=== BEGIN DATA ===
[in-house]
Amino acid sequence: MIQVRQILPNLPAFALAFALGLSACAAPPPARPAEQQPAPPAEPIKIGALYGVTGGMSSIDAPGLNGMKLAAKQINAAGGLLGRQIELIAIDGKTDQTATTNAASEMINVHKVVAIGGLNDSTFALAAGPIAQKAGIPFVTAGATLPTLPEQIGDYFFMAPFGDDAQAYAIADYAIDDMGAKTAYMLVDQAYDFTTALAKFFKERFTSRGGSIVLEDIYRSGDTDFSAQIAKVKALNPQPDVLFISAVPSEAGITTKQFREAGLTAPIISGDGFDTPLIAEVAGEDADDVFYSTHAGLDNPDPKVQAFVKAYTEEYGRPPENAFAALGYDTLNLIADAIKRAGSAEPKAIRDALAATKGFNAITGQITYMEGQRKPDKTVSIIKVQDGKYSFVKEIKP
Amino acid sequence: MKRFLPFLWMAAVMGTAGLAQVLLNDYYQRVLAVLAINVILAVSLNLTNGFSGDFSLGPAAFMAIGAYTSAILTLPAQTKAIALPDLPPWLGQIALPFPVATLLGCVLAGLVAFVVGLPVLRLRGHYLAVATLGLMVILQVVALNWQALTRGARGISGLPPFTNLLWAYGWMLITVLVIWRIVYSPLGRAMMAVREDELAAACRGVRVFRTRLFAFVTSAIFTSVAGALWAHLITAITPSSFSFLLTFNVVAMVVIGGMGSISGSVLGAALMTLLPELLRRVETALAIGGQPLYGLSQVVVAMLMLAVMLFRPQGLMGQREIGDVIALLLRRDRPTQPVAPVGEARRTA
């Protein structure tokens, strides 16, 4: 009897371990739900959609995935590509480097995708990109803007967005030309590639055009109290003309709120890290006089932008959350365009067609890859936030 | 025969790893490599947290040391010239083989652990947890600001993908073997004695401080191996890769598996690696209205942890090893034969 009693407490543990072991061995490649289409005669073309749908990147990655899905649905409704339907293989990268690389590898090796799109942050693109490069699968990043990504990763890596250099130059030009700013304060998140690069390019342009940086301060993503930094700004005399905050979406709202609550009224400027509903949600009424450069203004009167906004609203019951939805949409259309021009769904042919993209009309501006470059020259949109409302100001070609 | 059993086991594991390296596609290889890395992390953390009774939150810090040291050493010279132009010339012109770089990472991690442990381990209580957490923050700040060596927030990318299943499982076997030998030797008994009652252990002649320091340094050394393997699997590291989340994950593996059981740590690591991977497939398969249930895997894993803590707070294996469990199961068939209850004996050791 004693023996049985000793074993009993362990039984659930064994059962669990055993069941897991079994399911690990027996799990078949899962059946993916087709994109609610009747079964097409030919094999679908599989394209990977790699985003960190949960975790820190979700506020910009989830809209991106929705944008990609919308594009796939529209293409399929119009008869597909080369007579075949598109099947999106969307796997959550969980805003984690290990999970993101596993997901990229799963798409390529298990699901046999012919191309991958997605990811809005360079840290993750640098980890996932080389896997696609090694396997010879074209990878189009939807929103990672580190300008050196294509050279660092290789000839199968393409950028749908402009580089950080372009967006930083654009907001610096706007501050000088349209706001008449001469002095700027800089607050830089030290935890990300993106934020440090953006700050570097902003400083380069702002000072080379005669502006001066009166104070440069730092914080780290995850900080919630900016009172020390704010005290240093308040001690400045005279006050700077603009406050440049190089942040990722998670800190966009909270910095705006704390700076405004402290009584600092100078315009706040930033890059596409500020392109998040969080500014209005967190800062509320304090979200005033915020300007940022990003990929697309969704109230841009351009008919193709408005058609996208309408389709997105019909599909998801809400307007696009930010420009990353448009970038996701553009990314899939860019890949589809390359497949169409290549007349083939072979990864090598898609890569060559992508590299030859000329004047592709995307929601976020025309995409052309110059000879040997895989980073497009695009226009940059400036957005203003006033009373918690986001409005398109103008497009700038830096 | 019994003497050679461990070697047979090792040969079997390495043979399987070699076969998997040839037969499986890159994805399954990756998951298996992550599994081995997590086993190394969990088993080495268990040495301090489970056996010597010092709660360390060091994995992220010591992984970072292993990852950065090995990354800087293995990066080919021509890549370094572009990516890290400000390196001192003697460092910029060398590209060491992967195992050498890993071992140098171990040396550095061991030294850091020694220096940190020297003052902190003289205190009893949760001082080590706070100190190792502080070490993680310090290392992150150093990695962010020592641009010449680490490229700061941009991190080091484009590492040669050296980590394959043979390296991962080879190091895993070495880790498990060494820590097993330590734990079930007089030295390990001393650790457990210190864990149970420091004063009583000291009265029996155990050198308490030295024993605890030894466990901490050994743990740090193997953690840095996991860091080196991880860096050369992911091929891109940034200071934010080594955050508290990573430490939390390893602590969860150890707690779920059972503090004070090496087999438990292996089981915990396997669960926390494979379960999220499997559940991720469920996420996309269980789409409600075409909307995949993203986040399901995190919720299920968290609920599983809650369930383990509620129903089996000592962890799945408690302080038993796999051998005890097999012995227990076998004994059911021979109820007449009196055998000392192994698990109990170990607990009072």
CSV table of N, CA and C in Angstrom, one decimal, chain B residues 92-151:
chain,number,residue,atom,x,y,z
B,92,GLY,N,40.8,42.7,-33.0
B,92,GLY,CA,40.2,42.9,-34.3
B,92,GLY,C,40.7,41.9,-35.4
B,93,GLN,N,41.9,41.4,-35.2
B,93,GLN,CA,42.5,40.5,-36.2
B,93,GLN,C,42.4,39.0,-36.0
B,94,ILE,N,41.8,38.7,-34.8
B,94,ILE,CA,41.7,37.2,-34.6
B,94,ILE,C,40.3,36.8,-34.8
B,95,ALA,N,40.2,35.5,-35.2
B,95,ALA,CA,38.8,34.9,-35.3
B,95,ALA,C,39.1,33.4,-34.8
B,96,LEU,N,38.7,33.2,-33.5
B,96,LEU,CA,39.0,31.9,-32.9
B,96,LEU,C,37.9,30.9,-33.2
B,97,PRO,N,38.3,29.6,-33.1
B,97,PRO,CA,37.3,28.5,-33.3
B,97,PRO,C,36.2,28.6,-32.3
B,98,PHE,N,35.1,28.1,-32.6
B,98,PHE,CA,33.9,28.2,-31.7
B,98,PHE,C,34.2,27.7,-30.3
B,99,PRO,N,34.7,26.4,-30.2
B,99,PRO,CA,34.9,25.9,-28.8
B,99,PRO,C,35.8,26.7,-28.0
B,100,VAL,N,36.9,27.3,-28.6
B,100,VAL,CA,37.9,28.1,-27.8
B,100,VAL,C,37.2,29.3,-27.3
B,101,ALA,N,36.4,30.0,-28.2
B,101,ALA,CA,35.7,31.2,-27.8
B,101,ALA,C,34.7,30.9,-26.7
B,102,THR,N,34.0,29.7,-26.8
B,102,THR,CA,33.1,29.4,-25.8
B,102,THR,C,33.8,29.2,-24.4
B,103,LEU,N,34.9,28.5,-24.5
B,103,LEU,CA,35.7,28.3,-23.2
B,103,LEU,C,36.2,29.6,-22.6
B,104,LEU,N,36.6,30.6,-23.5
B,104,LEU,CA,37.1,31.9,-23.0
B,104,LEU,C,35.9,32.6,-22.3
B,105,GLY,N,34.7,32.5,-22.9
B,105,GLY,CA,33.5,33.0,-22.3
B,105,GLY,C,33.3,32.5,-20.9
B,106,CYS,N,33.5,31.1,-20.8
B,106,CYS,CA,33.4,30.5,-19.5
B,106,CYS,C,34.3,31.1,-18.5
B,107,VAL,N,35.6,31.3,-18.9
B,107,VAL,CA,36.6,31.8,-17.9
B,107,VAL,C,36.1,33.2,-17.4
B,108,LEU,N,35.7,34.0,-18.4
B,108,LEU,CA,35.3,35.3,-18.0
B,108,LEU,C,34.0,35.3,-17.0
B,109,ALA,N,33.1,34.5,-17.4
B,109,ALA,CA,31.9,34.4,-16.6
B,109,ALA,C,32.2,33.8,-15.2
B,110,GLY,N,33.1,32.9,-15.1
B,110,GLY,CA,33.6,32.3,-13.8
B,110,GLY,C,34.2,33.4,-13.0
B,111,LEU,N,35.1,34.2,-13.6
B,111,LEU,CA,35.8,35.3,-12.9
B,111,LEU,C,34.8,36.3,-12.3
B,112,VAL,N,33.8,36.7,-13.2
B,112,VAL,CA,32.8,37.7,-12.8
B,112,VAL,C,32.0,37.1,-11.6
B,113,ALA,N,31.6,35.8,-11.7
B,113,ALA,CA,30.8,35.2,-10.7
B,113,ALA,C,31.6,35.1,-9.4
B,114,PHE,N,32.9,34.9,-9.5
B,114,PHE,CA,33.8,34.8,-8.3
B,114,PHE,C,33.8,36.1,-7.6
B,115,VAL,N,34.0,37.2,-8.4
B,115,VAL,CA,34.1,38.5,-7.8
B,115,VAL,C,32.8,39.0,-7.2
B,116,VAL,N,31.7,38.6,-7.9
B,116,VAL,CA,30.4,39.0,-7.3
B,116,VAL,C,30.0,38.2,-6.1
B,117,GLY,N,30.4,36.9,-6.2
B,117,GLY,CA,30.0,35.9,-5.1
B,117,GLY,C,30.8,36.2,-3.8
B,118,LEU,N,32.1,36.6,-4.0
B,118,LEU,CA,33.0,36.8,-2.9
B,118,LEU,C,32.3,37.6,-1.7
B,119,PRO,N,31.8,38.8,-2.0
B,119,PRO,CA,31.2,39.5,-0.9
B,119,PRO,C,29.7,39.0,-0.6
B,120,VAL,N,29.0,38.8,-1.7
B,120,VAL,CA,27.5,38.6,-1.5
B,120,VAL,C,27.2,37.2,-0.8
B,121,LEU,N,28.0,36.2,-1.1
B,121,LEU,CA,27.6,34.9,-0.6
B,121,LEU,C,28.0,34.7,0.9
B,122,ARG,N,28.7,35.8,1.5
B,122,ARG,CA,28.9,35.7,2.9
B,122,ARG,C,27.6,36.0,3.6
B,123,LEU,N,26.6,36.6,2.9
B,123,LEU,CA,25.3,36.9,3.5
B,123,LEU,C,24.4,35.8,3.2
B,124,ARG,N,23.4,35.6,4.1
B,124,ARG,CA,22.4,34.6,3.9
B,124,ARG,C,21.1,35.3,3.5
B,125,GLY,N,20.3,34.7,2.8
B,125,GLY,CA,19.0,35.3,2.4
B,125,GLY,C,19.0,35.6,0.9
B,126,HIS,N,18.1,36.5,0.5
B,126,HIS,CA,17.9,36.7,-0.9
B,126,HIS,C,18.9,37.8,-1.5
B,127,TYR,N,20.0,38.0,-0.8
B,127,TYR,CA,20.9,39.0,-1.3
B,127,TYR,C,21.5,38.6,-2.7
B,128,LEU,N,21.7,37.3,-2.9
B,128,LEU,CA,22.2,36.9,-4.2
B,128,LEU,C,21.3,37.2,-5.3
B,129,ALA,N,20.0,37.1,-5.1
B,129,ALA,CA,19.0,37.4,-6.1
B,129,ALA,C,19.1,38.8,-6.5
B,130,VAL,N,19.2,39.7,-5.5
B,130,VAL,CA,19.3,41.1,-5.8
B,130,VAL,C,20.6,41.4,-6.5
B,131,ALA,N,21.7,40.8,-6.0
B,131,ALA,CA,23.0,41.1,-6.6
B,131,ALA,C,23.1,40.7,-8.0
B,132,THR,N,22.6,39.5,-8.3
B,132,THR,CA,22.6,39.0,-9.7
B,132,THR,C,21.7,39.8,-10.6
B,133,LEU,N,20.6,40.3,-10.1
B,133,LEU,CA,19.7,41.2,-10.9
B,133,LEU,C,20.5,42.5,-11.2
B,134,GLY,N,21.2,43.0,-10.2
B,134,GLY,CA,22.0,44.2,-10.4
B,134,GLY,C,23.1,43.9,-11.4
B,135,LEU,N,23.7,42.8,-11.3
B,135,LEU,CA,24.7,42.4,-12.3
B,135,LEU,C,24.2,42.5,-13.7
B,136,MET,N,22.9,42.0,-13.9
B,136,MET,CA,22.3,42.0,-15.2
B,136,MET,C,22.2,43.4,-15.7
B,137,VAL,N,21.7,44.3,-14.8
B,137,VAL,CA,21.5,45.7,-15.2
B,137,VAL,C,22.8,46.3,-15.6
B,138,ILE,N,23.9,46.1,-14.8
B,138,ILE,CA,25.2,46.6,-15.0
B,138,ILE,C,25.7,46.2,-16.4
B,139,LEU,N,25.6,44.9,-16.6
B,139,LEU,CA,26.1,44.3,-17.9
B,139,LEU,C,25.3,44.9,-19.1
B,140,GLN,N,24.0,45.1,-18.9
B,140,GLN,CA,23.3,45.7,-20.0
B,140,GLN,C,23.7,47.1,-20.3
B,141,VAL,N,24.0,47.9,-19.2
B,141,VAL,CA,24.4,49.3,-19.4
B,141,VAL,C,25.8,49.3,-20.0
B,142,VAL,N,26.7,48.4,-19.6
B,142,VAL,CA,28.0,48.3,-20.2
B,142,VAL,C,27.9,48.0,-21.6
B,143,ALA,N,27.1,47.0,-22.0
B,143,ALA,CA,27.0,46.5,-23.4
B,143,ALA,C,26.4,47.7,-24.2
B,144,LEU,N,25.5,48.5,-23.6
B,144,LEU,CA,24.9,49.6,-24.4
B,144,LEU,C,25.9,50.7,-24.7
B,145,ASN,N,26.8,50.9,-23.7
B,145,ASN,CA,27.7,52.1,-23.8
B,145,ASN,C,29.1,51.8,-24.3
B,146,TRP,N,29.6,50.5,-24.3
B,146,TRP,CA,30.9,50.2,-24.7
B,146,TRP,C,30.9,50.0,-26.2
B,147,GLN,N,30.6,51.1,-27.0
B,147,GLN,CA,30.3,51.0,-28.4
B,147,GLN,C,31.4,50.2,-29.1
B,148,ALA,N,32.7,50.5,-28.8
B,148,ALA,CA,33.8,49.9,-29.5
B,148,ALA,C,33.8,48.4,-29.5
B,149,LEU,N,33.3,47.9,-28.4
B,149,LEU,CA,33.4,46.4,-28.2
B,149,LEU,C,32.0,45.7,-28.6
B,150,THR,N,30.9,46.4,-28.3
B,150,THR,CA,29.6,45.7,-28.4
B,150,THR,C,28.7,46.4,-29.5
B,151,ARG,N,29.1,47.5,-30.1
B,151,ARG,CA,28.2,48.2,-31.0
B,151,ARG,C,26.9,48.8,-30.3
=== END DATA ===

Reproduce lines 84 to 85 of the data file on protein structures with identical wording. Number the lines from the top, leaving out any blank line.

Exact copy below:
B,117,GLY,C,30.8,36.2,-3.8
B,118,LEU,N,32.1,36.6,-4.0